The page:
Department of Medical Parasitology and Mycology, Kerman University of Medical Sciences, Kerman, Iran
Leishmaniasis Research Center, Kerman University of Medical Sciences, Kerman, Iran
Research center for Hydatid disease in Iran, Kerman, Iran
Deptartment of Parasitology and Entomology, Faculty of Medical Sciences, Tarbiat Modarres University, Tehran, I. R. Iran
Research Center for Hydatid Disease in Iran, Kerman University of Medical Sciences, Kerman, Iran
Background and Purpose: Gastroenteritis and the clinical profile caused by Microsporidia, an opportunistic pathogen, may be severe in immunocompromised individuals, especially in AIDS patients. Conventionally, it is necessary to detect the small infective spores in stained smears. However, due to the limitations of the microscopy-based methods, several DNA-based methods such as polymerase chain reaction (PCR) have recently been developed to enhance diagnosis sensitivity. Therefore,we sought to evaluate the rate of infection in immunocompromised patients as compared with immunocompetent patients in Kerman, Iran.
Materials and Methods: We collected stool samples of 199 human subjects (116 males and 83 females), aged 1 to 69 years old. They were divided into immunocompromised (i.e., AIDS [n=72] and cancer-positive patients [n=59]) and immunocompetent (n=68) groups. We comparatively examined the fecal materials using the microscopy and PCR methods.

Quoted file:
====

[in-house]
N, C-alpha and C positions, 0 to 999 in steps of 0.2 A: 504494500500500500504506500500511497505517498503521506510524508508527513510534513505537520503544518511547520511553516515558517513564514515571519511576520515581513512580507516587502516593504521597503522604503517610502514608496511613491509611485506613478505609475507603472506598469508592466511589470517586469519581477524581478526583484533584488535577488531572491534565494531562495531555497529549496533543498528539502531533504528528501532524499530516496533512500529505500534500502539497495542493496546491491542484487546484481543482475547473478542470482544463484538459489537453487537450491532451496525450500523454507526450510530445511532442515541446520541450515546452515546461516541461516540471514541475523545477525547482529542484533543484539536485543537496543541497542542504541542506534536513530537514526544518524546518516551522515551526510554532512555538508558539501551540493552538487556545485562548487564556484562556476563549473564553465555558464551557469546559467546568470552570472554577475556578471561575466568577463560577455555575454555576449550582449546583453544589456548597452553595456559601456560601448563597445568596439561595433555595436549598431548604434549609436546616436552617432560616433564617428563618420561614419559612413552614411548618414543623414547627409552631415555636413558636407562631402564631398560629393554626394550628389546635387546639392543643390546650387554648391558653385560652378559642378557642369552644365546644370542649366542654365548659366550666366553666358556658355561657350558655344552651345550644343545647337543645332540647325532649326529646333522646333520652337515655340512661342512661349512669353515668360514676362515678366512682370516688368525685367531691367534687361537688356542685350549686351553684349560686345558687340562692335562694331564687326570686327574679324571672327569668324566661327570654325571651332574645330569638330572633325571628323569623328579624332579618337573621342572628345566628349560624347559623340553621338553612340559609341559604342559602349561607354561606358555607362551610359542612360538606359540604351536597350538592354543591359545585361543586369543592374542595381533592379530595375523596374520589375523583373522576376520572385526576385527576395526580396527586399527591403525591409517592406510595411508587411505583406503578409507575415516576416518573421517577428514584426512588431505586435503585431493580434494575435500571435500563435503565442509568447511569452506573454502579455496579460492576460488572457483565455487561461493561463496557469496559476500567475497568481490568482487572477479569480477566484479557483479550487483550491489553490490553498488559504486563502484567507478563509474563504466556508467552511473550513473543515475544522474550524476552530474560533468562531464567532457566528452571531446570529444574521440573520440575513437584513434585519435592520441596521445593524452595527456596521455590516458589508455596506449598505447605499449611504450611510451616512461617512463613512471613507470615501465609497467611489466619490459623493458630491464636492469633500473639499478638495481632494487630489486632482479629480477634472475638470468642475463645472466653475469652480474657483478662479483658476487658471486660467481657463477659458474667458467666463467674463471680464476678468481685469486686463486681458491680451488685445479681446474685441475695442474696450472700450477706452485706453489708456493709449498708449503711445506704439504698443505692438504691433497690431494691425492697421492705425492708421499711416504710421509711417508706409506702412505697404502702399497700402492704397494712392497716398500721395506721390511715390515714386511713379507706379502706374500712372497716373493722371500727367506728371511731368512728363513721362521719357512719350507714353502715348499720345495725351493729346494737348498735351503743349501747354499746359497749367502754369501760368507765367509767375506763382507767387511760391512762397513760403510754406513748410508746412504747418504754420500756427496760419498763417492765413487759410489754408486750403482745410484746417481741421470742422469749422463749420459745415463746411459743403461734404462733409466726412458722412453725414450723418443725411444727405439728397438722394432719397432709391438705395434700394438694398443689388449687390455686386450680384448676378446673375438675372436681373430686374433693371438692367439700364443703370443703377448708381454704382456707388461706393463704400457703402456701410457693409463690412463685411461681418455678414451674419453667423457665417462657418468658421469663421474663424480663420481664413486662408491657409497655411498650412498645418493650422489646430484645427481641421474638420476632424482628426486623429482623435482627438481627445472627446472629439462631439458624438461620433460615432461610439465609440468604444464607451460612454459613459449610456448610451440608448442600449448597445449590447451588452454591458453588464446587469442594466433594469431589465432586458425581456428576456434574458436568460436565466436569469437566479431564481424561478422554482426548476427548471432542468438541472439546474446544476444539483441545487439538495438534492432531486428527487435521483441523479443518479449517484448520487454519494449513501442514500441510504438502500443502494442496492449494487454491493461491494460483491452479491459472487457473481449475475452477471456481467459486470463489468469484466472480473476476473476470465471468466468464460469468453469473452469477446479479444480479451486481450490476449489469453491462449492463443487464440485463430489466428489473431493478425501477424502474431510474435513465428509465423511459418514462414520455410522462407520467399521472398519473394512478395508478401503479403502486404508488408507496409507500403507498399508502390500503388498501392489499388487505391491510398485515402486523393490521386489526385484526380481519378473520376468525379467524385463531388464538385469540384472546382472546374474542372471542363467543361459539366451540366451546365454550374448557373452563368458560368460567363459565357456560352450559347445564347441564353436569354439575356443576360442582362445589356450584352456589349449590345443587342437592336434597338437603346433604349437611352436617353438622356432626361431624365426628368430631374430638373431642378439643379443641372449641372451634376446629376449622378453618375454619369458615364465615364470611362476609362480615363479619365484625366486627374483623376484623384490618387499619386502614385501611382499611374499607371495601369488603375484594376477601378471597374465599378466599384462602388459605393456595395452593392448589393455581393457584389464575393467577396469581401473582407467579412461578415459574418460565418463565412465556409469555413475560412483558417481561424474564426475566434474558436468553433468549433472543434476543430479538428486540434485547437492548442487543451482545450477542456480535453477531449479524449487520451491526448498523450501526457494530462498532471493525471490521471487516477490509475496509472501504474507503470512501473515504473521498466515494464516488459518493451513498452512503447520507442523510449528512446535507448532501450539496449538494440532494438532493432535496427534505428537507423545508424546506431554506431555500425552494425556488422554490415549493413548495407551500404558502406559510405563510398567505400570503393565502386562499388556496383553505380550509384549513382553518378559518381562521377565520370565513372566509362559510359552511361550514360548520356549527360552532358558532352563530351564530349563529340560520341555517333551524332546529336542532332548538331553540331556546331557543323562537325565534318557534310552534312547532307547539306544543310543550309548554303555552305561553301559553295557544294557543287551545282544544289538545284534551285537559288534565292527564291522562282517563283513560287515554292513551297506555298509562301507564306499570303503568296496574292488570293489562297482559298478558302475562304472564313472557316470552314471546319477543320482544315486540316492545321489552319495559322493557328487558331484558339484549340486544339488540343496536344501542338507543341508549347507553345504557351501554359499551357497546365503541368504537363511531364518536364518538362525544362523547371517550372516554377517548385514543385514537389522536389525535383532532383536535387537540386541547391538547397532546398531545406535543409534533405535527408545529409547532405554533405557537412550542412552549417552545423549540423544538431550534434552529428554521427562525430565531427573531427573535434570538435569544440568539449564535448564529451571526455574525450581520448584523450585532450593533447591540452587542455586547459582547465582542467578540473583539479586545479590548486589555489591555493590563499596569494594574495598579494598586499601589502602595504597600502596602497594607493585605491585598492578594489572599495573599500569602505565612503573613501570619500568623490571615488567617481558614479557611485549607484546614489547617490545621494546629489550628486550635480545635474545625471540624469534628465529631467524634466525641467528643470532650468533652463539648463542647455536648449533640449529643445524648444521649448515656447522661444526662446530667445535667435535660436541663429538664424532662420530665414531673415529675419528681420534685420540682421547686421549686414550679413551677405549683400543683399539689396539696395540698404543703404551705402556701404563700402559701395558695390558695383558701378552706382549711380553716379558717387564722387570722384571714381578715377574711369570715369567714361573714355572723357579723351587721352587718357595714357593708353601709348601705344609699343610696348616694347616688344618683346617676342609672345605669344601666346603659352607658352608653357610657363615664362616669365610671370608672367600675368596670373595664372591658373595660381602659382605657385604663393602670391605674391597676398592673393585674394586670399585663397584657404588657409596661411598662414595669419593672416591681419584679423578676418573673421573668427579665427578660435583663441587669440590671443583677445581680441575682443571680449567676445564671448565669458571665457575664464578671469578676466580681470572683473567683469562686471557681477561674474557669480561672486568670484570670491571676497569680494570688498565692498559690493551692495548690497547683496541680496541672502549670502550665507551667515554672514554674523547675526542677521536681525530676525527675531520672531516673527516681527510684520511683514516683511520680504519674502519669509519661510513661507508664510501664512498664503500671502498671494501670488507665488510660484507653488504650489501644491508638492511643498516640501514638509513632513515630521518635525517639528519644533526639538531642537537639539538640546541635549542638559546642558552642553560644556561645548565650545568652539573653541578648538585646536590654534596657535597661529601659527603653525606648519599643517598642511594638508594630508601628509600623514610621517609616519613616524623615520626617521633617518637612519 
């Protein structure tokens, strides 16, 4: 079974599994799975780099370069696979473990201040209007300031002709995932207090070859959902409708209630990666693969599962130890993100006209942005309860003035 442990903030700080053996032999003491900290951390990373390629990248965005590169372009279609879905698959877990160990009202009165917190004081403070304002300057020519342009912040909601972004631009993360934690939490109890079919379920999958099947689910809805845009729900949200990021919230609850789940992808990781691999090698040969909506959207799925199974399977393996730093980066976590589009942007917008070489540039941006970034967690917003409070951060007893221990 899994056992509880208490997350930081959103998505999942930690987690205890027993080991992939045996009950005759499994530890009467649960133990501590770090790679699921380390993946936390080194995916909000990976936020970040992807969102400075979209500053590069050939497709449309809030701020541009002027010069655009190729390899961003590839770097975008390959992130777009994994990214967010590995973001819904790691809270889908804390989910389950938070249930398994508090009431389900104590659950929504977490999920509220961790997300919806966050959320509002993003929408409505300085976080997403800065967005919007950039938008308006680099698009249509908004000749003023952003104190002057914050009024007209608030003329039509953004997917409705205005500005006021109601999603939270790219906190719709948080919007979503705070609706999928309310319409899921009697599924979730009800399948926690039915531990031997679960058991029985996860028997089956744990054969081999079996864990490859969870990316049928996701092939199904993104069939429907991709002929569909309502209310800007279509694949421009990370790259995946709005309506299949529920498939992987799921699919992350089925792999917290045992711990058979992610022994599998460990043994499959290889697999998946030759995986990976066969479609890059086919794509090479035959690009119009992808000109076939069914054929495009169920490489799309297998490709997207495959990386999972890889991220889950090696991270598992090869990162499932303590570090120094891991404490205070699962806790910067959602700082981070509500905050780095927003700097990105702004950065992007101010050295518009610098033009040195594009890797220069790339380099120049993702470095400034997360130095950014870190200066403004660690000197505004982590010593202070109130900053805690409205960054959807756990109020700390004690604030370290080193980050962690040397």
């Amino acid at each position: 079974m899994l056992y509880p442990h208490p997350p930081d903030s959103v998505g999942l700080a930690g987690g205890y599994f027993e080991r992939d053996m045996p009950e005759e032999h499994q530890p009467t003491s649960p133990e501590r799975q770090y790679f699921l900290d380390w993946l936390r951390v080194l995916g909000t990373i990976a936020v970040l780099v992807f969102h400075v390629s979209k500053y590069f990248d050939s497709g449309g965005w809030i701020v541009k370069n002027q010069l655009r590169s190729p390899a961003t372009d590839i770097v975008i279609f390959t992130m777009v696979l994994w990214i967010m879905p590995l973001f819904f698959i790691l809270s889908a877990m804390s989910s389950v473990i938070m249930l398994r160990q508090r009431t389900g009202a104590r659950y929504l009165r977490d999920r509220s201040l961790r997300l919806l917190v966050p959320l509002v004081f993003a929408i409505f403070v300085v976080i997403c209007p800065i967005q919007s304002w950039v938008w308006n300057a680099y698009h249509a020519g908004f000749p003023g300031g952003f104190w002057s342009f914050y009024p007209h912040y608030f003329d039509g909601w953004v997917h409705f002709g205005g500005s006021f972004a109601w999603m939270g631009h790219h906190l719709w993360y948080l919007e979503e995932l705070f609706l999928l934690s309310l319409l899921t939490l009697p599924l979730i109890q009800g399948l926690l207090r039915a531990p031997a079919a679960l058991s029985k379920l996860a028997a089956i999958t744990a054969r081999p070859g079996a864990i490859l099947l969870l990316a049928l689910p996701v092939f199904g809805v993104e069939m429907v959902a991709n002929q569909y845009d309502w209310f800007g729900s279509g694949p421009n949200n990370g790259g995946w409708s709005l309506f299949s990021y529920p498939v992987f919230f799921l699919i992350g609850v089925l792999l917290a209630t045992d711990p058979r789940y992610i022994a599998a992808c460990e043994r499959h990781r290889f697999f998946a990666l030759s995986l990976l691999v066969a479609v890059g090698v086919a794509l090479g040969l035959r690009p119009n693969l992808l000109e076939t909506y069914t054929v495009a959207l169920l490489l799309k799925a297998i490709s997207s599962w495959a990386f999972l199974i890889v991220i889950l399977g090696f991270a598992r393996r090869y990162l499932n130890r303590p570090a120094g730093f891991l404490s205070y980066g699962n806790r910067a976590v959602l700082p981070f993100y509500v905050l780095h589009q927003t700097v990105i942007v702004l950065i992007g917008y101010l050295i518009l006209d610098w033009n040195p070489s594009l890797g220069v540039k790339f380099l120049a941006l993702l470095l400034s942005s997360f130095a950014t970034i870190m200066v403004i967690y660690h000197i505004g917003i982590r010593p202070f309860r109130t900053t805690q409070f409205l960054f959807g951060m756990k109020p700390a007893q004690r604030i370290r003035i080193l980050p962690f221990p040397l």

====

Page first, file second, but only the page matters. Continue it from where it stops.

Results: The overall prevalence rate of Microsporidia infection was 10.05% (20/199). Entrocytozoon bieneusi was the only species within the Microsporidia genus that was identified in 14.5% (19/131) of the immunocompromised patients and 1.47% (1/68) of the immunocompetent individuals.
Conclusion: Considering the higher prevalence rate of microsporidiosis in patients with immunodeficiency (10.03%), we suggest performing sensitive and specific techniques such as PCR for the detection of these parasites in immunocompromised patients.